Benchmarking Building Performance: A Tool for Governments to Save Energy and Reduce Greenhouse Gas Emissions

By Brian Hedman

Carpenter_featured_imgBuildings frequently operate less energy efficiently than they could due to market failures, behavioral anomalies, imperfect or missing information, credit constraints, principal-agent problems, and prioritization of energy issues. Benchmarking programs address these failures.

Benchmarking and lead-by-example (LBE) programs track electricity, natural gas, steam, and other utility usage in a building. These data can enable cities, counties, and states to use market forces to encourage energy efficiency through comparing and reporting buildings’ energy use.

Utilities have offered energy efficiency programs for decades. These programs, however, rely on incentives funded by ratepayers; government generally cannot offer similar incentives as it cannot access funds through similar mechanisms. In response, several federal, state, and local governments have adopted a different strategy, which embeds competition based on energy use between buildings and businesses within a market.

For any market, certain characteristics increase or decrease a product’s value (for example, a building’s location, age, and condition, or public perceptions of a business). Performance benchmarking provides the market with another characteristic for assigning value to buildings or businesses by quantifying their energy efficiency and environmental impacts. Doing so creates natural competition between buildings or businesses as they vie to increase their value.
Benchmarking is typically implemented through legislation or city and county ordinances—a departure from traditionally utility-led programs. Several state and local governments also have taken the lead by establishing targets specifically for government-owned buildings.

Example Benchmarking Programs

Government Buildings—Massachusetts Leading by Example

The Massachusetts LBE program provides leadership, technical assistance, guidance, and grant funding to ensure successful implementation of energy conservation and clean energy practices in Massachusetts’ government-owned buildings. The program also provides assistance with waste reduction and recycling, environmentally preferable procurement, toxics use reduction, water conservation, sustainable transportation, and open space and natural resource protection within government buildings. This “lead-by-example” approach is intended to induce greater efficiency in nongovernmental buildings by demonstrating such benefits in the government sector.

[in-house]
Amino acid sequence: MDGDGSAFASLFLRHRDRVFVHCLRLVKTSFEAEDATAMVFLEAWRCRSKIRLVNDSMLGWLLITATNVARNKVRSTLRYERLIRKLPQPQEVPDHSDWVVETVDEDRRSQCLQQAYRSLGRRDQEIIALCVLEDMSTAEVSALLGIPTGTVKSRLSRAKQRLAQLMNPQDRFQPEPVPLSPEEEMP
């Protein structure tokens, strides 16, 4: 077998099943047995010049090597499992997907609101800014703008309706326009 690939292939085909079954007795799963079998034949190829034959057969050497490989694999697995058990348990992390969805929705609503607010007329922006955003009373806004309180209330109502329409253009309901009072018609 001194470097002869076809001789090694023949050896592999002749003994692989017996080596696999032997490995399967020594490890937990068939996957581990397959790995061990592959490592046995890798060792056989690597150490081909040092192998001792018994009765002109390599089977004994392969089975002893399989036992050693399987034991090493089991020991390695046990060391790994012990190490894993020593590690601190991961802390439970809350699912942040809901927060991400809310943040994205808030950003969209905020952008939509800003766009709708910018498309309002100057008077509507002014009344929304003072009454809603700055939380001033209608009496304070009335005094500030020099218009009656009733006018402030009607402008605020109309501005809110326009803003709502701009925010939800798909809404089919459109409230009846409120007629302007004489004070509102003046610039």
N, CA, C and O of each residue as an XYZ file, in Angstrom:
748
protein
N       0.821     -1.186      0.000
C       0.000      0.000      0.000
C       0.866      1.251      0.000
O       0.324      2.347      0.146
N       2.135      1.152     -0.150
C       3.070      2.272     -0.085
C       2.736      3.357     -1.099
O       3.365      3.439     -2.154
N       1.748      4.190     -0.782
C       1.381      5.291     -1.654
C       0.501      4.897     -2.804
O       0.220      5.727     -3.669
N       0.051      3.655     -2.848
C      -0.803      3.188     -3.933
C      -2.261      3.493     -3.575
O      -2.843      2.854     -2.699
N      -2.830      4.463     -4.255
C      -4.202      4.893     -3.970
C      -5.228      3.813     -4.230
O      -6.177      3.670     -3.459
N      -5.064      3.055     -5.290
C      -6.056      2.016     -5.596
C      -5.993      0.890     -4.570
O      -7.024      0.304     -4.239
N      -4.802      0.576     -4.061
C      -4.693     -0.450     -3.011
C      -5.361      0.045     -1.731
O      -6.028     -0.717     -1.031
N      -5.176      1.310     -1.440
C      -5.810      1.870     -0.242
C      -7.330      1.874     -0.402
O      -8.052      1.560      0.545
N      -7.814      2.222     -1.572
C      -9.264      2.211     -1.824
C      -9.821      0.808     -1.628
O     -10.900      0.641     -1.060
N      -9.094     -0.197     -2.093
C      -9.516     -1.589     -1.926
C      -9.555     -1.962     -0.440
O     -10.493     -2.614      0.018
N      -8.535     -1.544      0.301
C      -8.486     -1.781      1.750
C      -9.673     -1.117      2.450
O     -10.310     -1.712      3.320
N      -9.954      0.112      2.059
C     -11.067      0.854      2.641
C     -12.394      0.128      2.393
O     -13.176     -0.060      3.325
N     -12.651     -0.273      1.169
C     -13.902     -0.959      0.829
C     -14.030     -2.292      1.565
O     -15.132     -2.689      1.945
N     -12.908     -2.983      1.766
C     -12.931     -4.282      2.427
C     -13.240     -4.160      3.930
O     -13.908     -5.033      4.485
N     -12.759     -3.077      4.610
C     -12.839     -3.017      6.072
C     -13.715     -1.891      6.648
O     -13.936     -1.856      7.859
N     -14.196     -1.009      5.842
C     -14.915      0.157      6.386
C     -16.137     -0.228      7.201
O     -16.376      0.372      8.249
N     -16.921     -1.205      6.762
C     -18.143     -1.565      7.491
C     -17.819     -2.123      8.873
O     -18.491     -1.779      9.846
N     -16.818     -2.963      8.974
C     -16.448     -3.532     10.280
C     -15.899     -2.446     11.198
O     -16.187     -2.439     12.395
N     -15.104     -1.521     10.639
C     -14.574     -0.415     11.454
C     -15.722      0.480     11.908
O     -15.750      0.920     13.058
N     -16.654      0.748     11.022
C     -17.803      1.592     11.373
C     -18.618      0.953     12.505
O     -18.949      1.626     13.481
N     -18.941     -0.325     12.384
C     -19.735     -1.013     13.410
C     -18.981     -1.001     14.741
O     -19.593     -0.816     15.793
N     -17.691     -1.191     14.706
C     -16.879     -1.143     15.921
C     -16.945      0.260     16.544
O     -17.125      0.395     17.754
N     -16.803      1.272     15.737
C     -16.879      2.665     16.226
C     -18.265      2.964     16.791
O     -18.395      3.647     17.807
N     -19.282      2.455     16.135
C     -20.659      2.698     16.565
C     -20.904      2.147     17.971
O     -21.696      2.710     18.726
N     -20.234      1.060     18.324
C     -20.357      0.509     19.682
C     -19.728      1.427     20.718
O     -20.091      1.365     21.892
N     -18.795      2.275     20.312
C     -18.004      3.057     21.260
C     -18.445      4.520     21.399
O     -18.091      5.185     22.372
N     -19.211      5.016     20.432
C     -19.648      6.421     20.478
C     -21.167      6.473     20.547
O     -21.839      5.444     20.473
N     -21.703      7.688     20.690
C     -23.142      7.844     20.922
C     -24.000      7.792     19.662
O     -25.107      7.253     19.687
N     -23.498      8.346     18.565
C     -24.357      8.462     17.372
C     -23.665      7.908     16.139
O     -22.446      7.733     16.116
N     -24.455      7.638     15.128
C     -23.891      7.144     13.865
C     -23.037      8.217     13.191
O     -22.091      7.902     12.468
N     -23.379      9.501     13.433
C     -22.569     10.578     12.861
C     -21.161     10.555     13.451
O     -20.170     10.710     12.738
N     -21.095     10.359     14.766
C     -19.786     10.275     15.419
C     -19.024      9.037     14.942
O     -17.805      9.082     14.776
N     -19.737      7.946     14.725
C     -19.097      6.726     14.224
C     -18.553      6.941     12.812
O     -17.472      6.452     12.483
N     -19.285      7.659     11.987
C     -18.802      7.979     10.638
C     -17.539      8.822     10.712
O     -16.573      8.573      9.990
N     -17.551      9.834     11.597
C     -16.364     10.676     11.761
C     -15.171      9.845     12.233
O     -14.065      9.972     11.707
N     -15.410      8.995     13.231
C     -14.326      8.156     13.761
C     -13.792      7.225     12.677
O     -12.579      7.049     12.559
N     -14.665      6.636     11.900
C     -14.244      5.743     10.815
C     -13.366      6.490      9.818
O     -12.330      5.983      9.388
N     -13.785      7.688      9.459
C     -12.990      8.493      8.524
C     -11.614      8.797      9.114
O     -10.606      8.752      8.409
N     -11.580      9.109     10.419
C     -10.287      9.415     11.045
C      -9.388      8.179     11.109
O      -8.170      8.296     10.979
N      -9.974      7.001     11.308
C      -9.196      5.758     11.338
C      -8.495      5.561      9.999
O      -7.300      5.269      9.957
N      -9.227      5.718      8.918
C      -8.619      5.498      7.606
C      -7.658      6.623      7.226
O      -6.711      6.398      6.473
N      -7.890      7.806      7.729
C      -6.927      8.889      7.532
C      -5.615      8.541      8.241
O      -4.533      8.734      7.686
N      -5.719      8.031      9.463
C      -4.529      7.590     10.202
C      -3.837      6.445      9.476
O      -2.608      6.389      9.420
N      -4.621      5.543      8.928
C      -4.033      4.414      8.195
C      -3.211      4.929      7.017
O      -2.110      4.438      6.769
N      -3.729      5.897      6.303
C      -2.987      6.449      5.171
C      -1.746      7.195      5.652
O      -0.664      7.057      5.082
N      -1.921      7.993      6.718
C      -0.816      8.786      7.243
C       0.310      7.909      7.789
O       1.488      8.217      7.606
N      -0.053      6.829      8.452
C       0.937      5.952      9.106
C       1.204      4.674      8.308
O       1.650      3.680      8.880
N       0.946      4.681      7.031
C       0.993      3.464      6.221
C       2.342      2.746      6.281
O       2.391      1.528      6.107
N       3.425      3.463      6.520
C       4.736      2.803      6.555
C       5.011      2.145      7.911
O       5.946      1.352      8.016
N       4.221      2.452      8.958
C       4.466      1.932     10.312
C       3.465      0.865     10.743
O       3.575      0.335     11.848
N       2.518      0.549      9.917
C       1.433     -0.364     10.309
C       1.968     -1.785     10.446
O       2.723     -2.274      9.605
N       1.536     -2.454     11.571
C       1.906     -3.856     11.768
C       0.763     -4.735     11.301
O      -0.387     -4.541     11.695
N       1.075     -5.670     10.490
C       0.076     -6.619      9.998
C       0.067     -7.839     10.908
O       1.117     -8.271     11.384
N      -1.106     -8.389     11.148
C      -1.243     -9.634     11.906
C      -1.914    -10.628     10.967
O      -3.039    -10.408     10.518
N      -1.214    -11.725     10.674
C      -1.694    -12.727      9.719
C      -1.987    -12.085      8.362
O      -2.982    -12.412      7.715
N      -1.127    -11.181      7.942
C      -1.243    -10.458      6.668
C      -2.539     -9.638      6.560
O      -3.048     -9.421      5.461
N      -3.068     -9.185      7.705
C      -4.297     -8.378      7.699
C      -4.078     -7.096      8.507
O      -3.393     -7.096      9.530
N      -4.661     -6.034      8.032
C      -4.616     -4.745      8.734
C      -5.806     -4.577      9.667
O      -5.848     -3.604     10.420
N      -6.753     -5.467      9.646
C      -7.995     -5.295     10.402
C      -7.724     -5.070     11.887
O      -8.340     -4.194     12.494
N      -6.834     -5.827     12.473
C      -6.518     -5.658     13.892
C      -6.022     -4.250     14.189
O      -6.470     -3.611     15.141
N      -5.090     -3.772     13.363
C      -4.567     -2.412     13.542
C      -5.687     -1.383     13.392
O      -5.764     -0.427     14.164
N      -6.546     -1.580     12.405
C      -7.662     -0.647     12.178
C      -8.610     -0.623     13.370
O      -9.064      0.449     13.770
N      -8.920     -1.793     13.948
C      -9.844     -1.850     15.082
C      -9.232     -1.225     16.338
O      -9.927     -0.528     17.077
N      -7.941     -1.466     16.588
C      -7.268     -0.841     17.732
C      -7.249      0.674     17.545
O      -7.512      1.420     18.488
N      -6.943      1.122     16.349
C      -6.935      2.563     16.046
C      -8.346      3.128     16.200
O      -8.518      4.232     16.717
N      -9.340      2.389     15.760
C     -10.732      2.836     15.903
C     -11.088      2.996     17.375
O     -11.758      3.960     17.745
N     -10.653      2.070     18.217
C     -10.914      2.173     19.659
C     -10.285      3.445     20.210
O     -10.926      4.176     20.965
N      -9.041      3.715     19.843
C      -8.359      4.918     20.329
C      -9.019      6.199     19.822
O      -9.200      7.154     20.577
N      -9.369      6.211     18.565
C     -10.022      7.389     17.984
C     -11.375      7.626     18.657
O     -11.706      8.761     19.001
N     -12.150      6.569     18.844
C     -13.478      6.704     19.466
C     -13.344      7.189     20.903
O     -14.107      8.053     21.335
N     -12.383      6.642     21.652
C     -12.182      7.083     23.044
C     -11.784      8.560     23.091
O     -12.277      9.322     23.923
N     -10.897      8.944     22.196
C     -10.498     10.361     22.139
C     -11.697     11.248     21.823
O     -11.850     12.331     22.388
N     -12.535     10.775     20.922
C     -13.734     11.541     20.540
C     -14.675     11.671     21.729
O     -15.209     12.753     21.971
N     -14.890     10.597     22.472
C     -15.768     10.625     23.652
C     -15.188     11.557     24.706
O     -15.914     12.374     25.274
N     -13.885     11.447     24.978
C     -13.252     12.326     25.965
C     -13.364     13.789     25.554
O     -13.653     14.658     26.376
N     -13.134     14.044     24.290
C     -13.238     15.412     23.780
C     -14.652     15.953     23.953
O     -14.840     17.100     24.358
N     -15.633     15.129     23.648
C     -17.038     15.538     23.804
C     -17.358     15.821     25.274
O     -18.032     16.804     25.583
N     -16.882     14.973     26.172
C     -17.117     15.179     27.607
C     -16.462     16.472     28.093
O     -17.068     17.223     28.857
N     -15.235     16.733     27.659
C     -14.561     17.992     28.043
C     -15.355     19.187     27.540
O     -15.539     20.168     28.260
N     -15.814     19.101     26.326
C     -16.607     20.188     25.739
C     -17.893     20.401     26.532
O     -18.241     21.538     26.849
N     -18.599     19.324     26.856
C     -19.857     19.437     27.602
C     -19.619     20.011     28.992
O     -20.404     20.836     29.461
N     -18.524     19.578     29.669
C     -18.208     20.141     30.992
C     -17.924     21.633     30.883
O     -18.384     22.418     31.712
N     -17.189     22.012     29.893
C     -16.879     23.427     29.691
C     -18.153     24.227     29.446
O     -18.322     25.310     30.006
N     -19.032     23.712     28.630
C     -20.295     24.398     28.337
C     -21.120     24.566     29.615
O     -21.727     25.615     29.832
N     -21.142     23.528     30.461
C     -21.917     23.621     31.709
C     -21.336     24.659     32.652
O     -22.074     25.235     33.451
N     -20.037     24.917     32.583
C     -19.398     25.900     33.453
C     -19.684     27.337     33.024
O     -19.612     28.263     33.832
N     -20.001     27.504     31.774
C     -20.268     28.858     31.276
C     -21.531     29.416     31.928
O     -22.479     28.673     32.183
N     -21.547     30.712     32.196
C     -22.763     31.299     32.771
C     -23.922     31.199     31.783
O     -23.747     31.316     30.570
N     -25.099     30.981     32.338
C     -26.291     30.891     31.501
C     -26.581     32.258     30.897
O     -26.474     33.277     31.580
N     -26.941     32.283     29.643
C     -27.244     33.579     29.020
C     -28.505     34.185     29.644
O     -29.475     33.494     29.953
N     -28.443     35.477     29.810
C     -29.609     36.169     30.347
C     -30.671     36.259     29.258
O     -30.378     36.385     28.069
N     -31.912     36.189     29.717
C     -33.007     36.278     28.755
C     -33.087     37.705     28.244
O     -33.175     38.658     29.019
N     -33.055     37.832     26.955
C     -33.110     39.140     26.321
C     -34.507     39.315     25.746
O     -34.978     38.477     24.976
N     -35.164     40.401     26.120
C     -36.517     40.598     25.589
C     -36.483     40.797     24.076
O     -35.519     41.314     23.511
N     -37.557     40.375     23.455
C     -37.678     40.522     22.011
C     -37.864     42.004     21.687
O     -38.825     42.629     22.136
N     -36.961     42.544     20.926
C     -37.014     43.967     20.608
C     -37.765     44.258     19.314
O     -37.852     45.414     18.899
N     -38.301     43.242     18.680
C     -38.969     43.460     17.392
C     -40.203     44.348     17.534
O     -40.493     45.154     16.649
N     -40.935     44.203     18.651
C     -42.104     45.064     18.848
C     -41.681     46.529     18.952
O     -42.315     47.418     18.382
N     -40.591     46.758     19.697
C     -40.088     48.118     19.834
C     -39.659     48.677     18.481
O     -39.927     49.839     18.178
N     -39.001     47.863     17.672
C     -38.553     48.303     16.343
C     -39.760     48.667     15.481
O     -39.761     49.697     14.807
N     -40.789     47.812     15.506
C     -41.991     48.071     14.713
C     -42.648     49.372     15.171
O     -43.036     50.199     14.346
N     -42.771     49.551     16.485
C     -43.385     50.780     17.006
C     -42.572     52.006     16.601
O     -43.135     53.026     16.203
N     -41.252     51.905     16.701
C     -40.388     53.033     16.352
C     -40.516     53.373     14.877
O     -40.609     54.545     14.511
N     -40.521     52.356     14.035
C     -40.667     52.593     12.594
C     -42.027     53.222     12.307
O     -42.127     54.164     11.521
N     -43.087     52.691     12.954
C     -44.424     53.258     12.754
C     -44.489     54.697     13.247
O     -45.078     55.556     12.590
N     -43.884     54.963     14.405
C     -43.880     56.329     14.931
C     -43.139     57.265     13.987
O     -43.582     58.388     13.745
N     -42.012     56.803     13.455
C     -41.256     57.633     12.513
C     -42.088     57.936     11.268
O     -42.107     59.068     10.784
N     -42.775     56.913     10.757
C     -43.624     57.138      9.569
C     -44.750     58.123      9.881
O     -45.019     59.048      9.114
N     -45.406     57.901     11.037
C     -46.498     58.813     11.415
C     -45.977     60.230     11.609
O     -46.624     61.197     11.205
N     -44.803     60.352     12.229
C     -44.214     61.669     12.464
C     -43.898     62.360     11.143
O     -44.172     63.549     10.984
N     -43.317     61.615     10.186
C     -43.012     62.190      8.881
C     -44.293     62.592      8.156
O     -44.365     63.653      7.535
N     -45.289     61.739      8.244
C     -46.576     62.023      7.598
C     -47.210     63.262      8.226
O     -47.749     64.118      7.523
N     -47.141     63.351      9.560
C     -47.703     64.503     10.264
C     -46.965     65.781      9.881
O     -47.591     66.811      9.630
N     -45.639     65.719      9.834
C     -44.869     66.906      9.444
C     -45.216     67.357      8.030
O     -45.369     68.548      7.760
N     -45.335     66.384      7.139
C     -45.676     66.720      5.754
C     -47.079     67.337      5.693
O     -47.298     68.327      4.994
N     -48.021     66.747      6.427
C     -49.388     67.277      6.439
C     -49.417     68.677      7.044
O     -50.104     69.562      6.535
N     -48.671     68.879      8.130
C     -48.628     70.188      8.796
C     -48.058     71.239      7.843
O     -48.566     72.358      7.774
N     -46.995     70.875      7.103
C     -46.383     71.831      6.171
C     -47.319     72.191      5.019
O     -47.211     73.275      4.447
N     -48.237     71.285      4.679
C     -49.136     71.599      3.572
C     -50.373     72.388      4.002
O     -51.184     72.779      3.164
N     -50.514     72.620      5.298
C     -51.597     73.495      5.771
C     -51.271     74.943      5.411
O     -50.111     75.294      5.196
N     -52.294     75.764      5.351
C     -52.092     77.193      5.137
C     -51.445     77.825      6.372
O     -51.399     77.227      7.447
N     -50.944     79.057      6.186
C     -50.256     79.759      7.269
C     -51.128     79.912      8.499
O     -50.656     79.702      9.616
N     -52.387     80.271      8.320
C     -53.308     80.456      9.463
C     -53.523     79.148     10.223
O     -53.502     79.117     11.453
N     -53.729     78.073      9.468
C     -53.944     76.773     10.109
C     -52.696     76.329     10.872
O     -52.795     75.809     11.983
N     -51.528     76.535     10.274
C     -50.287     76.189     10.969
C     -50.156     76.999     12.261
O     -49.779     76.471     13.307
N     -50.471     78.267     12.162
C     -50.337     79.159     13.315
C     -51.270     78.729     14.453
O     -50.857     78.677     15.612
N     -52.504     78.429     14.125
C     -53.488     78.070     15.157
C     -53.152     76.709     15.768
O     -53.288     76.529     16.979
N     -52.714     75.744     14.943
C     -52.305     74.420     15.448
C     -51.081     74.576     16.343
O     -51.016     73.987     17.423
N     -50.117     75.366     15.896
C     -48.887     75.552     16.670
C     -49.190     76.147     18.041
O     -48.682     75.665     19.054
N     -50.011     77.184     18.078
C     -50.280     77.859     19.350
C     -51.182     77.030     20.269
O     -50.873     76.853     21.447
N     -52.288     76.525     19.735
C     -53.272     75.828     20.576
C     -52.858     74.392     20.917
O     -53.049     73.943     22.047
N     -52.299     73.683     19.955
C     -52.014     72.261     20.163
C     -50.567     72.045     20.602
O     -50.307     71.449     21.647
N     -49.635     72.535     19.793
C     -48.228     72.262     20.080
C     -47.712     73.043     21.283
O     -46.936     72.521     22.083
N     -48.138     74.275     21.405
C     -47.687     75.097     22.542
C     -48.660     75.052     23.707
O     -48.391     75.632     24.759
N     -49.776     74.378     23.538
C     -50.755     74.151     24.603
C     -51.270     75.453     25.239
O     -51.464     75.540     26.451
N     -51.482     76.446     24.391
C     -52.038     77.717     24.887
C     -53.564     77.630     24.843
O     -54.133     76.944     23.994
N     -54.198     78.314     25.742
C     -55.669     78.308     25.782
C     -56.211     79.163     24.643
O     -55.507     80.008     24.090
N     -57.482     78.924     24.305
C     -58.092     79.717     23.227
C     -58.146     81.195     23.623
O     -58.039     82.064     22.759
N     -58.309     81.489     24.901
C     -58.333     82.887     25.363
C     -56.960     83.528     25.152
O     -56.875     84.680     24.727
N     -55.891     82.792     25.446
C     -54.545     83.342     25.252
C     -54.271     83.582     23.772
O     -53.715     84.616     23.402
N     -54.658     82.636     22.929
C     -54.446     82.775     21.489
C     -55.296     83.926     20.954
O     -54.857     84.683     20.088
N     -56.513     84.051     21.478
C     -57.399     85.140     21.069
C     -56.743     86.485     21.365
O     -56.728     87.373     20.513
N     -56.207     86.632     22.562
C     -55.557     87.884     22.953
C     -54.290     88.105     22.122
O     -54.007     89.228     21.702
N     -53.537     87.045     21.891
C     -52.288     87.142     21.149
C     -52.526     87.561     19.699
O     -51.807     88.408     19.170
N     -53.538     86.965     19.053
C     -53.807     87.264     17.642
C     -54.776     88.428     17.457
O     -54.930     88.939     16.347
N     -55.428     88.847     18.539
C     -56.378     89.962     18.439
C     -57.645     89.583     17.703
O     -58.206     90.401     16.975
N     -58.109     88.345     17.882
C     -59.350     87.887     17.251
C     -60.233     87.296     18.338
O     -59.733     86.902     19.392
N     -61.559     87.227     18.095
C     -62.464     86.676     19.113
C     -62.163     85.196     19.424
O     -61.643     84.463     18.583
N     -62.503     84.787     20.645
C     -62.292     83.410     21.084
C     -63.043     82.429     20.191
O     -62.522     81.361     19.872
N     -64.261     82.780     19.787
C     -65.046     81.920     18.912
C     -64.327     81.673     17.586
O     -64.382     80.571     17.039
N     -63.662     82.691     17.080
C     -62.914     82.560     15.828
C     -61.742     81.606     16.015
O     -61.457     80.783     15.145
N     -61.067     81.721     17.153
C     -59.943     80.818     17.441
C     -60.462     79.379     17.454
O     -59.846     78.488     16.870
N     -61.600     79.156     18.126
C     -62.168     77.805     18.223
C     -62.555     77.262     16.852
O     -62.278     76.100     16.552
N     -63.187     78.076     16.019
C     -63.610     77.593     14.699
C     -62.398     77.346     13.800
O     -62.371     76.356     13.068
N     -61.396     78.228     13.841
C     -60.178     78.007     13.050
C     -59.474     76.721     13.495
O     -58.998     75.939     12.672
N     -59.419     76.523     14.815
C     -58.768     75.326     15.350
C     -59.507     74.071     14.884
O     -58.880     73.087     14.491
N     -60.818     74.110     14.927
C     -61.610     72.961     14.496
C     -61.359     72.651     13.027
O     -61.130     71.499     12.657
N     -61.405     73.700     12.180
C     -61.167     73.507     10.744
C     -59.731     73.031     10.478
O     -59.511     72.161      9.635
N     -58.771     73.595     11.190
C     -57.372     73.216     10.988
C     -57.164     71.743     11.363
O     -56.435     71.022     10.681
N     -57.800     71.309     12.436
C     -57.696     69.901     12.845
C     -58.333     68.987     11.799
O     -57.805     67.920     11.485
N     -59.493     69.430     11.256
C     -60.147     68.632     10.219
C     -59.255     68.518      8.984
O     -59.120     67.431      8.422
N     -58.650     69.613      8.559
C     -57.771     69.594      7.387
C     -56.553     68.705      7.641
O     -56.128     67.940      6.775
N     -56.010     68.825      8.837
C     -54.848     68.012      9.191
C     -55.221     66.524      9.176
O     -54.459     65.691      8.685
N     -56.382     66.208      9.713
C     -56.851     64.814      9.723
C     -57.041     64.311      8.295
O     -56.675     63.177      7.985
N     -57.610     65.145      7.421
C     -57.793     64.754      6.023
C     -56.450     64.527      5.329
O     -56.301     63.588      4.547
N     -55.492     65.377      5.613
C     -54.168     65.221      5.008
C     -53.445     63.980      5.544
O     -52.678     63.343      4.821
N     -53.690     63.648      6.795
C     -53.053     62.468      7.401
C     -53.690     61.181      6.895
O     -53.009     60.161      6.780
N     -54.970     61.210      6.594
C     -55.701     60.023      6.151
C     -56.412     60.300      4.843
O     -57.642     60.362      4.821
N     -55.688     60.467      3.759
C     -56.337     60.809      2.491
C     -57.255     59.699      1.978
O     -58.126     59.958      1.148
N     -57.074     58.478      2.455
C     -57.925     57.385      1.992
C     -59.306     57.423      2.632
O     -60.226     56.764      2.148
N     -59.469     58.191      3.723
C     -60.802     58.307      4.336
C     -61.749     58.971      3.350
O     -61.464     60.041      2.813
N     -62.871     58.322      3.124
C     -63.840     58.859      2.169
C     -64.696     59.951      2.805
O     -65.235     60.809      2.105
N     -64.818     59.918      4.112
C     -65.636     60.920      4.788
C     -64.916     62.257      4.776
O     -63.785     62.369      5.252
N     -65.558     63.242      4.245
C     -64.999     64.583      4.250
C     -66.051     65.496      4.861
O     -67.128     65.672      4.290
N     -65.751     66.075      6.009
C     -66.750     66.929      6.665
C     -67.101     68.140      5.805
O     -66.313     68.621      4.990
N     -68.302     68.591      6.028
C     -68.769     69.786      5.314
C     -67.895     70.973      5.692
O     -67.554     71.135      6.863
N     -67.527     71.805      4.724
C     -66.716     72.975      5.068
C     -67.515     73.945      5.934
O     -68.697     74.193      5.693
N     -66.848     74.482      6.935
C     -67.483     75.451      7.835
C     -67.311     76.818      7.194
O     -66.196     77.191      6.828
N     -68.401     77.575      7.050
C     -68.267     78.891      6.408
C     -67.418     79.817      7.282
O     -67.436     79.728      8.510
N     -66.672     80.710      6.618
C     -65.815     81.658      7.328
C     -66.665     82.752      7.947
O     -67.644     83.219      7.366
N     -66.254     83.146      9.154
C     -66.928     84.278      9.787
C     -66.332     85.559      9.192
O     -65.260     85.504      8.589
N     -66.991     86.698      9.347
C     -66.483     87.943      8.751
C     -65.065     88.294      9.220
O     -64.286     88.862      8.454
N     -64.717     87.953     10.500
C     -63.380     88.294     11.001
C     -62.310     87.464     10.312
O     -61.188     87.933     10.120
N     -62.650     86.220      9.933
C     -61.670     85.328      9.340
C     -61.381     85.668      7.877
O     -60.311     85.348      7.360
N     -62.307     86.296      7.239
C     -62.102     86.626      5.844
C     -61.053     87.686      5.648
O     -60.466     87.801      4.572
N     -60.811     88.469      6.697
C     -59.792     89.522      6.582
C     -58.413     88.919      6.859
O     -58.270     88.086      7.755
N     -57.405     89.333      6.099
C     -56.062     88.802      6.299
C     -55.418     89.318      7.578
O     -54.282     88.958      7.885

Though this program, Massachusetts has reduced greenhouse gas emissions by 25 percent from the LBE baseline and has reduced fuel oil heating in state buildings by over 16.7 million gallons since 2006 (a 72 percent decrease), with 11 agencies or campuses ceasing all heating oil use and nine reducing it by at least 50 percent.

U.S. Department of Energy (DOE) Better Buildings, Better Plants Program and Challenge

DOE’s Better Buildings, Better Plants Program and Challenge (commonly called Better Plants) is a national initiative designed to increase energy efficiency in commercial and industrial facilities. A voluntary leadership initiative, the Better Plants Challenge asks CEOs and executives of companies, universities, school districts, multifamily residential organizations, and state and local governments in the United States to become partners by publicly committing to energy efficiency.

The Better Plants program aims to achieve the following: